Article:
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For Solicitors: A guide to creating cashflow projections for a new law firm

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Starting a new law firm requires adequate planning and preparation to ensure sustainability and long-term success. One essential aspect of planning is preparing cash flow projections – ideally for the first three years of the firm.

This guide will provide solicitors wishing to start their own law firm with a step-by-step process to creating a three-year cash flow projection.

  1. Income forecast for each year
    The first step in cash flow projection is estimating the income of the law firm for each year. All revenue streams the firm will receive should be identified and realistic estimates provided for the fees/revenue each stream can generate. This can be done on a monthly or annual basis.Possible sources of income may include hourly billing rates, fixed fees, subscription fees, client retainers, contingency fees, and success fees. The estimated income should factor in the probability of collecting revenue from each source and the average payment processing time. The sources of income should be arranged in order of priority, with realistic revenue projections for each source.
  2. Expenses budget for each year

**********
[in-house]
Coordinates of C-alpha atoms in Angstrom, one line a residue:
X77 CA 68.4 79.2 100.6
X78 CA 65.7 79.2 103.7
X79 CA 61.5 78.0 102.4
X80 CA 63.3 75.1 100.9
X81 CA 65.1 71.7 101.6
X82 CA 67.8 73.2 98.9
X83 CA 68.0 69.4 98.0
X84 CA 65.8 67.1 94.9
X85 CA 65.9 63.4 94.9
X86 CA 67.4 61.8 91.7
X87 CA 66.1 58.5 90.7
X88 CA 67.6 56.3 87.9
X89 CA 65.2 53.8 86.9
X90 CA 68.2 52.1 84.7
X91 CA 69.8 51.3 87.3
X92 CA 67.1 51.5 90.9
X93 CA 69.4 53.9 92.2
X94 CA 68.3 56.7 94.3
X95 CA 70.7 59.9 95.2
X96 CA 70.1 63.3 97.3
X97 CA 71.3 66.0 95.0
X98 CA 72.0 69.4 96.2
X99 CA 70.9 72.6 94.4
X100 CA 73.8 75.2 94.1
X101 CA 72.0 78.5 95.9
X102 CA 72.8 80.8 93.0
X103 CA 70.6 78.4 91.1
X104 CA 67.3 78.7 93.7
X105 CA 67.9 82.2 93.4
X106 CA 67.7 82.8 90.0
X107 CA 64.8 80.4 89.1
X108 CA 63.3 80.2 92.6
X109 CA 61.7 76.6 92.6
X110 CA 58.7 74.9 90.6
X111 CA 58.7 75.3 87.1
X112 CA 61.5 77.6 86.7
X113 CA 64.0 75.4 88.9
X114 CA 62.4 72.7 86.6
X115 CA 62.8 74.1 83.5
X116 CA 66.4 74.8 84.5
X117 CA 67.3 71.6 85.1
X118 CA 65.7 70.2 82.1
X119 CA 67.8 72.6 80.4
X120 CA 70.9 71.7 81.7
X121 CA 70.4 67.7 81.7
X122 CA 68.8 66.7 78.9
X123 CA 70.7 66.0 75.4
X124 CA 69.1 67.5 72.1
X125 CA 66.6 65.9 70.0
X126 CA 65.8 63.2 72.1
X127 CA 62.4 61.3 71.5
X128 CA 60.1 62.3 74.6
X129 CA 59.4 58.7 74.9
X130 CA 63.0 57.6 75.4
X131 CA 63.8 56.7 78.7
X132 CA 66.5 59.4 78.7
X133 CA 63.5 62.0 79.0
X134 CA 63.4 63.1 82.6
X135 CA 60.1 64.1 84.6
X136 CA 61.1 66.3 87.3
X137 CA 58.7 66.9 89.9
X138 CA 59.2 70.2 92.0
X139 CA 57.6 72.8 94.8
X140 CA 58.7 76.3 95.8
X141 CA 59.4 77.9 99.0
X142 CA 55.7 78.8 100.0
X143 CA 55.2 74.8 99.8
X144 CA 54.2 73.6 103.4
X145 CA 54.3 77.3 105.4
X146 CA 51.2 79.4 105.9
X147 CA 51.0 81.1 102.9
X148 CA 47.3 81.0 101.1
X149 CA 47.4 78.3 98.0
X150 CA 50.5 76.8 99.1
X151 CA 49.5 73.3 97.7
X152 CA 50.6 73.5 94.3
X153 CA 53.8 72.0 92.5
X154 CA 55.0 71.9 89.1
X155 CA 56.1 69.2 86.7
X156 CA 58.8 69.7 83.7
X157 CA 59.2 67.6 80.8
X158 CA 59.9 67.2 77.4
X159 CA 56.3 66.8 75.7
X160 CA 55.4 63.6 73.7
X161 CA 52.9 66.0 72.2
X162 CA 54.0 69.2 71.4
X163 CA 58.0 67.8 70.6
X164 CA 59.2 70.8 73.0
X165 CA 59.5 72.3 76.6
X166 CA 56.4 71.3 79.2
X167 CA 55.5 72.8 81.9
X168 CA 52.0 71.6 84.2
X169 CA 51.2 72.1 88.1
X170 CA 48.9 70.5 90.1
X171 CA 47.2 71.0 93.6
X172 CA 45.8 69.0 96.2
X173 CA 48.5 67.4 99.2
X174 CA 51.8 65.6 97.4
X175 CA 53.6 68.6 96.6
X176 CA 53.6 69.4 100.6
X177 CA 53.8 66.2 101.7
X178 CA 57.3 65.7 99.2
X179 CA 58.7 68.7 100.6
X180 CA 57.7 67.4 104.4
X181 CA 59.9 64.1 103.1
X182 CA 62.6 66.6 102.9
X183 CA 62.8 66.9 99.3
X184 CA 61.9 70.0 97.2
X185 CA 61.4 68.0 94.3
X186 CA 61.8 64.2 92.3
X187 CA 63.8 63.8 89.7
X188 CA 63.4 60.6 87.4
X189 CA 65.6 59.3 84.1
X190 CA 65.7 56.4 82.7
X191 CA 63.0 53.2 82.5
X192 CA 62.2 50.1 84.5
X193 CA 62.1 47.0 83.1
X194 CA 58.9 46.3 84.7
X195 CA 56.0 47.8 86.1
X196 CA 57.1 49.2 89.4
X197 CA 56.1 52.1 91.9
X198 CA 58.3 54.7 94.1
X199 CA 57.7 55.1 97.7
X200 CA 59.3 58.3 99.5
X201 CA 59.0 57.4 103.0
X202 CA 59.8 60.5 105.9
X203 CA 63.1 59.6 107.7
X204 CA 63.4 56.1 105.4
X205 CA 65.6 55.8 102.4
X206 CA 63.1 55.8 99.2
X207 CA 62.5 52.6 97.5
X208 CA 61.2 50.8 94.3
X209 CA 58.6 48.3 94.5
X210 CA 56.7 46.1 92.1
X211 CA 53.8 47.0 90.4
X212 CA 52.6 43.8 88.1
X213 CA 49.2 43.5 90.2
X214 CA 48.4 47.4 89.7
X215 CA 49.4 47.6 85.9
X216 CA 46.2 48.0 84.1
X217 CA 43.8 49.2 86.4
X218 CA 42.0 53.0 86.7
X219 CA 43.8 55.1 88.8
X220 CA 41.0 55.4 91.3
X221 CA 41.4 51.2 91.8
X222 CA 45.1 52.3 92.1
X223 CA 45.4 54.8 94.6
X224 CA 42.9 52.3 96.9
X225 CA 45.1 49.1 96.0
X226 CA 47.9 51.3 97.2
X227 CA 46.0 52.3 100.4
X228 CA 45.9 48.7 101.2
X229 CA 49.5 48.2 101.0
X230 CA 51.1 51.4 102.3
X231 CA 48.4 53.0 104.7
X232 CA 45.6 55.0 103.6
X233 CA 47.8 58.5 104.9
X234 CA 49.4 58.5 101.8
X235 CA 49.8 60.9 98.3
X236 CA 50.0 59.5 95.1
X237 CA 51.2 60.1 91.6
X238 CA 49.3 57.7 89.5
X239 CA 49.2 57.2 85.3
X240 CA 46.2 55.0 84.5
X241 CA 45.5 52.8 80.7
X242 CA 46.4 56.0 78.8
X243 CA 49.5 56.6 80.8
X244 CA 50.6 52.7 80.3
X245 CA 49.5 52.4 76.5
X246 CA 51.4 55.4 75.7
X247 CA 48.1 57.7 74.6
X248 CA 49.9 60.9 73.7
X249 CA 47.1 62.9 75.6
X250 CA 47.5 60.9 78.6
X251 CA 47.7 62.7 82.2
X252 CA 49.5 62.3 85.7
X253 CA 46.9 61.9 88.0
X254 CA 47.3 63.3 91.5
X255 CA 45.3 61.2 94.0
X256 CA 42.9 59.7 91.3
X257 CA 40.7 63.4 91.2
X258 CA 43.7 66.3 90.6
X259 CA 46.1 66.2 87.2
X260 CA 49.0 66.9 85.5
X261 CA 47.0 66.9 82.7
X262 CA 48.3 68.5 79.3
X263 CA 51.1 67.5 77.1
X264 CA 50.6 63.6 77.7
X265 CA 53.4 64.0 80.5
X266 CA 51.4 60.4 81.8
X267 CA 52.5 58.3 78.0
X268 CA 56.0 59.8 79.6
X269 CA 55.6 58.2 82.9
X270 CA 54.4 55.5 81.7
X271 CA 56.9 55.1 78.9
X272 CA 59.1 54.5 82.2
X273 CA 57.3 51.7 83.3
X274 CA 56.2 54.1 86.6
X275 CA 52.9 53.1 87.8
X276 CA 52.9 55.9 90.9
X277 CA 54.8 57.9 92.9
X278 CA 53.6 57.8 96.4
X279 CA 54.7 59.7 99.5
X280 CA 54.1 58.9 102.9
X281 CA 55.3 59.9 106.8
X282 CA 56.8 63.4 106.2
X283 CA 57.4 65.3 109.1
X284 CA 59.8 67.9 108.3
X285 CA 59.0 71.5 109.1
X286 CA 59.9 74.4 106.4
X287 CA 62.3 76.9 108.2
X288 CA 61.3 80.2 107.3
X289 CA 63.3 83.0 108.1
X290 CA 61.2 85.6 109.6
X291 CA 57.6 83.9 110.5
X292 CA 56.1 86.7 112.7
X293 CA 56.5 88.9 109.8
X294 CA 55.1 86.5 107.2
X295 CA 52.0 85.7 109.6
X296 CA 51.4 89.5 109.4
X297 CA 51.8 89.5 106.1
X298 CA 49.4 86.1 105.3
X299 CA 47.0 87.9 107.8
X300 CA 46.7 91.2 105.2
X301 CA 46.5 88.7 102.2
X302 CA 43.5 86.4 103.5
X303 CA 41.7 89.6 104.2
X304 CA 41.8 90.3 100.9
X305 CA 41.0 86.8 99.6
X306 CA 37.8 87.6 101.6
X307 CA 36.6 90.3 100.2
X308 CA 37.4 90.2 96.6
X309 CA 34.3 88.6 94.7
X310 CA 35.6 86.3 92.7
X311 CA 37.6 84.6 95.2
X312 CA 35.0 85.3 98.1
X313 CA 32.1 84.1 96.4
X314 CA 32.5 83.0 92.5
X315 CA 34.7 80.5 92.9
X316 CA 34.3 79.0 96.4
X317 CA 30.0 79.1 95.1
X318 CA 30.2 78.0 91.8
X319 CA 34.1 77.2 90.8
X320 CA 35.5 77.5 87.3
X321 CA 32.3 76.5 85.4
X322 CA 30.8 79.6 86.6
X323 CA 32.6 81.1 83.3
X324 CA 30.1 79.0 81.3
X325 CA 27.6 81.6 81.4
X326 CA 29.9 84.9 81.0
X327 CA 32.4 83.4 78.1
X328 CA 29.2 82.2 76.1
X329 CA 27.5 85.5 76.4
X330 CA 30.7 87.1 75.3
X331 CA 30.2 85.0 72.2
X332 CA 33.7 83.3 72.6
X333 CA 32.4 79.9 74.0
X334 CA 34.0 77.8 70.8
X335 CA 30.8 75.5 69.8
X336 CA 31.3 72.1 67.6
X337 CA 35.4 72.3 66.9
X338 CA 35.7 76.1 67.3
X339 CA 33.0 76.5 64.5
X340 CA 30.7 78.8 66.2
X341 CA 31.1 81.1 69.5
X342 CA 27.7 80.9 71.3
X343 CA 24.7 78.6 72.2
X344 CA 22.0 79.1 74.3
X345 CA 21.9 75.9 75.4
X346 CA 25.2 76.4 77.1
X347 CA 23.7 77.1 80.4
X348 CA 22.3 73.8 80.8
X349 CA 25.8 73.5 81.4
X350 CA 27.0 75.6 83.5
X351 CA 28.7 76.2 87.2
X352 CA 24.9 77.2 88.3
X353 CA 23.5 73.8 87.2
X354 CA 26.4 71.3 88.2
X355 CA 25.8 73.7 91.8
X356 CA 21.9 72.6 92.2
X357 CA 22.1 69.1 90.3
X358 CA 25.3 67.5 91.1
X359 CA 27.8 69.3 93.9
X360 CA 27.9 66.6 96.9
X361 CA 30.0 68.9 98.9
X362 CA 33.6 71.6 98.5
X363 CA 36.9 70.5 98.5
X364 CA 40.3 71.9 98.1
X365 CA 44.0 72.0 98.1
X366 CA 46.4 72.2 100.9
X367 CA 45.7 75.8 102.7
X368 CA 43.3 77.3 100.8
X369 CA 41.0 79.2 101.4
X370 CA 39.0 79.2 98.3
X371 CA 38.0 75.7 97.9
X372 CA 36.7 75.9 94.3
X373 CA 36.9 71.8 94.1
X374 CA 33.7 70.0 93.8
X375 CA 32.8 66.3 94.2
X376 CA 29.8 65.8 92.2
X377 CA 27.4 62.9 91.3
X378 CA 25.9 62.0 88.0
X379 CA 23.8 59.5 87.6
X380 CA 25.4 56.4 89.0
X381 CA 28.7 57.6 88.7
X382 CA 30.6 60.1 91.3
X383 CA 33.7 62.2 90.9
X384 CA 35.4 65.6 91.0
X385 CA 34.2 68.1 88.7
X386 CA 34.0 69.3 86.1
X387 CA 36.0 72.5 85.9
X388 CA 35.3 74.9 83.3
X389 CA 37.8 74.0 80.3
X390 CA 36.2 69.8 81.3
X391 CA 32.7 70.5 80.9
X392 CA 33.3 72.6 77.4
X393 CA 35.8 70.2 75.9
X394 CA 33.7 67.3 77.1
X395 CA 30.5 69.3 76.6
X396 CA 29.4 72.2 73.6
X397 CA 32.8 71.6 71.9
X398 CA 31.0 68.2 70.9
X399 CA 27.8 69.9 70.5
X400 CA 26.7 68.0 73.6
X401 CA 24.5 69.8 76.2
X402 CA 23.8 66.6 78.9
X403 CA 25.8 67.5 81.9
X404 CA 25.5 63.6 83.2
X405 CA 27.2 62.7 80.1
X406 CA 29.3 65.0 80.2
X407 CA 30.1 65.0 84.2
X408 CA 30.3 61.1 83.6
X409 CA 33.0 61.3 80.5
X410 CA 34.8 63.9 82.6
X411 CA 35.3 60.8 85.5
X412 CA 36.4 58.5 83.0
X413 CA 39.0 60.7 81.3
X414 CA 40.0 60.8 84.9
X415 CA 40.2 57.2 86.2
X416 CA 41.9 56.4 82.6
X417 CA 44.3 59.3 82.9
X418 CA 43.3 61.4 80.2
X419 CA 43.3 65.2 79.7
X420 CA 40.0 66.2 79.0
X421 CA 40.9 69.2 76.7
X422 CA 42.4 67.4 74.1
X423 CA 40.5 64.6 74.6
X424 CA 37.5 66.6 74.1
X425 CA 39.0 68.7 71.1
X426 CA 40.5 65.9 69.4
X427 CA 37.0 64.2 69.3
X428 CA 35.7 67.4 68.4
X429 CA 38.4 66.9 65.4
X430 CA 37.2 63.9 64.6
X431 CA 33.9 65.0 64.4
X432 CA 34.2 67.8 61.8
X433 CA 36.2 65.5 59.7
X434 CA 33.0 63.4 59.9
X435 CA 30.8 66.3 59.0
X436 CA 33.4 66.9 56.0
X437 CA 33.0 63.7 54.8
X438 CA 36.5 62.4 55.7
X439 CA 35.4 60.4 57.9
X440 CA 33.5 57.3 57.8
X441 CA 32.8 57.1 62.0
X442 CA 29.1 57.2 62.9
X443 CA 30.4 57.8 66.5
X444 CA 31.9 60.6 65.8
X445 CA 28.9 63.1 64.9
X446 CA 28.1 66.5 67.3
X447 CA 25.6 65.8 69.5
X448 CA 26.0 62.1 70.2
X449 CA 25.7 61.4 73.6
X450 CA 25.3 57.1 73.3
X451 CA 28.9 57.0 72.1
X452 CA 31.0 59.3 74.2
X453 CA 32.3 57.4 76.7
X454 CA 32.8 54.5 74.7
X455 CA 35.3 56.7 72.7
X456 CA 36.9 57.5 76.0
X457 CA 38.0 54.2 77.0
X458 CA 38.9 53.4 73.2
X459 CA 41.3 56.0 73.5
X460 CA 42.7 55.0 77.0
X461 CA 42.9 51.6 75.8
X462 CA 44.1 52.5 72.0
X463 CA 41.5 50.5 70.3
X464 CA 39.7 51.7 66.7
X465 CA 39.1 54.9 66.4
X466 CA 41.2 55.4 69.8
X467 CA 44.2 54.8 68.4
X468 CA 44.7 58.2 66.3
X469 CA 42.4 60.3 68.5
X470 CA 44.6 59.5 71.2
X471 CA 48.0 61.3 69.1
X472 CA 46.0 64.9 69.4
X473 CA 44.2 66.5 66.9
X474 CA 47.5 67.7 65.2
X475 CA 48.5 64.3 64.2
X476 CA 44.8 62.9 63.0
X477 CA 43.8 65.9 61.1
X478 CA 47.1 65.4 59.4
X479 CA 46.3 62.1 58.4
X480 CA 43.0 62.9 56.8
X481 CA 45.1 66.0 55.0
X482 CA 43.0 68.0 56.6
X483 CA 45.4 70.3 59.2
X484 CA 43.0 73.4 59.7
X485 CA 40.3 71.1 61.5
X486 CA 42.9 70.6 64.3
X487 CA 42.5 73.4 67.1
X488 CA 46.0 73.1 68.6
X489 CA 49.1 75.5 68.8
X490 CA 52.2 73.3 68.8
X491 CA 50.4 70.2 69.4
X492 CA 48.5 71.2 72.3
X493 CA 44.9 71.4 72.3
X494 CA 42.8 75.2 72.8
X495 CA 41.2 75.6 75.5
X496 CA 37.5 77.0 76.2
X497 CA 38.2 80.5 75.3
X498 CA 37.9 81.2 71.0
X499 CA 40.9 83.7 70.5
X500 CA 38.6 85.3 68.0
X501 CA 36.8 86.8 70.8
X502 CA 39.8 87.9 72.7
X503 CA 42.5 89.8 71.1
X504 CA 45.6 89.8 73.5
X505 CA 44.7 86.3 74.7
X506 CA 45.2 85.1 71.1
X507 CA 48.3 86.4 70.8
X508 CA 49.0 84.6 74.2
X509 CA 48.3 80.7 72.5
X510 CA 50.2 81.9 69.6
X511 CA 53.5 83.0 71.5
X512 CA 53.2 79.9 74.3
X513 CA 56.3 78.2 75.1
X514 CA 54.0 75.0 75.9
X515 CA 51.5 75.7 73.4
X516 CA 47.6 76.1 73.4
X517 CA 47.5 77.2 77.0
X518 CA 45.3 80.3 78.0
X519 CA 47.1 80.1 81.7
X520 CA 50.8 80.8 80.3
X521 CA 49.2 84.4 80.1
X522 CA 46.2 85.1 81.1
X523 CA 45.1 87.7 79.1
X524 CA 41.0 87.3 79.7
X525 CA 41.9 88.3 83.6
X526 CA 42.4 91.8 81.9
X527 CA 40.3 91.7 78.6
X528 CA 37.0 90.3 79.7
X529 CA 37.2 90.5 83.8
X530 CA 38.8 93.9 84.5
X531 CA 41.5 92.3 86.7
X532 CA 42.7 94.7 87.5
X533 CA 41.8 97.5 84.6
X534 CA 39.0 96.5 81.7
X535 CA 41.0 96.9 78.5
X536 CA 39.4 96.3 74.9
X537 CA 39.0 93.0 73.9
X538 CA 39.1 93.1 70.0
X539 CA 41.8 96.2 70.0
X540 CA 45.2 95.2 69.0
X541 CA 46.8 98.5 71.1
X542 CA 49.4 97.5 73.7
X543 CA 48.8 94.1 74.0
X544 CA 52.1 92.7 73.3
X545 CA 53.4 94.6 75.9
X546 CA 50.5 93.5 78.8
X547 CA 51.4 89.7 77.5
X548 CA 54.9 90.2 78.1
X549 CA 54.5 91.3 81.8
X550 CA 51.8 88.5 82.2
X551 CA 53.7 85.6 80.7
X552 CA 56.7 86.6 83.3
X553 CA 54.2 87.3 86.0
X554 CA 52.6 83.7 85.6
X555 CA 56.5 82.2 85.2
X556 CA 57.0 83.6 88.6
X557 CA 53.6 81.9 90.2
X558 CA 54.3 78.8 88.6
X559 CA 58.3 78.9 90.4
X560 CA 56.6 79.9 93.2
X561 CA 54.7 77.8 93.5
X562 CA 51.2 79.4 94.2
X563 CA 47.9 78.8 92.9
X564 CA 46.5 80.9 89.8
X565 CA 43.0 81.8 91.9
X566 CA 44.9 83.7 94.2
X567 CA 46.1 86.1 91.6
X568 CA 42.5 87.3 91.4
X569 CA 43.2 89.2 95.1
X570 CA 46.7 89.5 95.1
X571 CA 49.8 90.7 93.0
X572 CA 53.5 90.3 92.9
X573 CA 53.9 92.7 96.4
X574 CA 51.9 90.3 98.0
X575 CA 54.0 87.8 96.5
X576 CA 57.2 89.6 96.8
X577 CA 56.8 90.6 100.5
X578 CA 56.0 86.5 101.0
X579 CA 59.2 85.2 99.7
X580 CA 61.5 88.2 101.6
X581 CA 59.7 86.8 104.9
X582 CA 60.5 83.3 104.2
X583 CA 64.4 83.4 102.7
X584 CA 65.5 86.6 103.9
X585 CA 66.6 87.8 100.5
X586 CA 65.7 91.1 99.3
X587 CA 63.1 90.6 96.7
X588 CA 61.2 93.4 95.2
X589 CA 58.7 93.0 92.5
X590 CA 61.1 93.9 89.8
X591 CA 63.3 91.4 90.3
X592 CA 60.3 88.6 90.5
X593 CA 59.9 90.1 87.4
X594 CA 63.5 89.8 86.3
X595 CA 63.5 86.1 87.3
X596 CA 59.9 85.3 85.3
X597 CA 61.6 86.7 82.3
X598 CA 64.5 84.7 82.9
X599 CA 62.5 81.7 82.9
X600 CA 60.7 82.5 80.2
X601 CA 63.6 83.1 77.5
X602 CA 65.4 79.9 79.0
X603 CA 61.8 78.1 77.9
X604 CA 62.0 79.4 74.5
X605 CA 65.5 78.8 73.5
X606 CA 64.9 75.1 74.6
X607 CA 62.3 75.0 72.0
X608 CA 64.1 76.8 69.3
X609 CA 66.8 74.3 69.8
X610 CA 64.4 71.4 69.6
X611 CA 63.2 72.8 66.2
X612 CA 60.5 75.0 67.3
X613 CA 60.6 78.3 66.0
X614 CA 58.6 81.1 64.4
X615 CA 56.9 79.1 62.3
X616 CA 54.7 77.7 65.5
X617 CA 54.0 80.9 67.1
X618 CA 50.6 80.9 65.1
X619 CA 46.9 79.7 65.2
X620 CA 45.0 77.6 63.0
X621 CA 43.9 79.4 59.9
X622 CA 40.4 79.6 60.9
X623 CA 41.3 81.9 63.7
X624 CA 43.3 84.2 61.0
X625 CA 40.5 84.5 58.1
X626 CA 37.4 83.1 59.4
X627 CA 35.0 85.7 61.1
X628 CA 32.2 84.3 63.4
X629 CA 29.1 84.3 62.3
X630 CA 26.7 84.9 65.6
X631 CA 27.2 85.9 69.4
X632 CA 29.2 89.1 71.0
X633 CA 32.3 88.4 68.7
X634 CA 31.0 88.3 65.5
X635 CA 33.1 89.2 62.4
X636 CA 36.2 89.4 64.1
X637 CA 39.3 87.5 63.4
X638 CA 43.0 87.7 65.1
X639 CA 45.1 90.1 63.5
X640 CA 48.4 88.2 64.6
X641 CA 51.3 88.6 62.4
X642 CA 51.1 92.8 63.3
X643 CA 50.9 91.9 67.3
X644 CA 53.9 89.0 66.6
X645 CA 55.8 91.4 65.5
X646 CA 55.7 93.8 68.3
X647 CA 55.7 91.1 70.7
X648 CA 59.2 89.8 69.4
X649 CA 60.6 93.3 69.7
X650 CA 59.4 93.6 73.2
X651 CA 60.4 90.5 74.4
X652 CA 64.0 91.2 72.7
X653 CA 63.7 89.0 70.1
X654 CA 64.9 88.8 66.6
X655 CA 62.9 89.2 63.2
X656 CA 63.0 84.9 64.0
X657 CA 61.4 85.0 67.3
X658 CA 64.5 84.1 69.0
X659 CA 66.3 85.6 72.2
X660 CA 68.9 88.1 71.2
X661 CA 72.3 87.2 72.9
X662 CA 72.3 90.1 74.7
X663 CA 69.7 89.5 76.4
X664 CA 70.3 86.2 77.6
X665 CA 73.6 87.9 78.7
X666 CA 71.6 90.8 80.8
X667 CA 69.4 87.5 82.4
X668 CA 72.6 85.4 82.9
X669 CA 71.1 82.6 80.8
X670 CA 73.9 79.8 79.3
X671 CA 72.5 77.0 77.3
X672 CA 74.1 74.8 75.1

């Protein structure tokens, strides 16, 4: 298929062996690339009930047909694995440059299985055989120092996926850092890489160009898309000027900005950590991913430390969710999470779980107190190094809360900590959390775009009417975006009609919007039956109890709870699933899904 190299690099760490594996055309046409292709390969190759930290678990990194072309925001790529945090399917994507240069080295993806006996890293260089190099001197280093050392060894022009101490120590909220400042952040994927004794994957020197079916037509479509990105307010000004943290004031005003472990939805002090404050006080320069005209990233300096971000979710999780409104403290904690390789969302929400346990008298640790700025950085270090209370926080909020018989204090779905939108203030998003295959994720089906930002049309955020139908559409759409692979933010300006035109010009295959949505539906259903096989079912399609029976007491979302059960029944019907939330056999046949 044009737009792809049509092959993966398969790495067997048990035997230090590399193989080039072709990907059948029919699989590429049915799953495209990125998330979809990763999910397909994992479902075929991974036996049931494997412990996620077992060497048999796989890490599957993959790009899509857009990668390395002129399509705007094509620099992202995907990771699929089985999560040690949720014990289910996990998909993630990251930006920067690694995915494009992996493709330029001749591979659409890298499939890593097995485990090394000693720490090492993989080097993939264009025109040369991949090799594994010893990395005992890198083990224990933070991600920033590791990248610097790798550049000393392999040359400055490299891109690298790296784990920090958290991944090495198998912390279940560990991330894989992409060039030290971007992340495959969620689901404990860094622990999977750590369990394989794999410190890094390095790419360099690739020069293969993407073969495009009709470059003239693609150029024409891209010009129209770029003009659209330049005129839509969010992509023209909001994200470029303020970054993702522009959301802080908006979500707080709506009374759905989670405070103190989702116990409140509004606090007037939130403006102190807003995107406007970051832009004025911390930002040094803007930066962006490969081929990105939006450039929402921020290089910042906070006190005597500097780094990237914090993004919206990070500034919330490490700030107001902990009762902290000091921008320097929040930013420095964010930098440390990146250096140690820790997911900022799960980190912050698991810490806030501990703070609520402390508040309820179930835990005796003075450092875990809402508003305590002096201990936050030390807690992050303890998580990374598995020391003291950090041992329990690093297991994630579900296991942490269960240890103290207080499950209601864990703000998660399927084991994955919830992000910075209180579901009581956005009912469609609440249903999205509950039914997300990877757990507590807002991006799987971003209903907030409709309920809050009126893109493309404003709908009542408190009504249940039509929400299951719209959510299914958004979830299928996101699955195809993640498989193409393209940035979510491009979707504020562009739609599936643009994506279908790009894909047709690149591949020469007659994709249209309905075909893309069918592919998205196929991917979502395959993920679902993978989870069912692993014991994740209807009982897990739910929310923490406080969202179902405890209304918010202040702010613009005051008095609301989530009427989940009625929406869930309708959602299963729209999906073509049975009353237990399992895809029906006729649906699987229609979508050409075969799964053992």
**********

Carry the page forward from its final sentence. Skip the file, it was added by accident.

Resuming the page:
The next step is to create a budget for expenses that the law firm will incur. This should include all expected expenses for the firm, such as office rent, utilities, business equipment, salaries, marketing expenses, and solicitors’ professional indemnity insurance (and other insurance costs).Office Rent: The rental cost of the office space should be researched and rent increases should be expected every two years. Utilities should be budgeted for- the cost of utilities generally depends on the size of the office space to be occupied.Salaries: Expenses should include salaries, bonuses, and employee benefits of all required staff. Salaries should be compared to industry average rates of salary and benefits and the principal/s or partners should also be appropriately remunerated (otherwise, the plan may not be regarded as sustainable).Equipment: Costs should be budgeted for all required equipment and furniture, including computers, printers, stationery and any other necessary business equipment and this should be reviewed regularly.Marketing and Advertising: There should be a budget for marketing costs which will typically include, website design and maintenance, social media management, networking costs, printing brochures and business cards, and advertising costs.Expenses should be factored into each period, and it is essential to identify fixed and variable costs in the forecast.Professional indemnity insurance is essential for all law firms, and typically a significant cost – it is important to provide a realistic estimate / budget for this cost. Solicitors professional indemnity insurance provides the mandatory cover required to comply with the regulatory requirements and protects firms (and their clients) against potential financial losses incurred as a result of the professional negligence of the firm. The amount of professional indemnity cover depends on the fee income revenue, level of risk involved in the practice area, the type legal entity and any adverse/claims history. The Regulated Risks team will provide guidance on the cover required.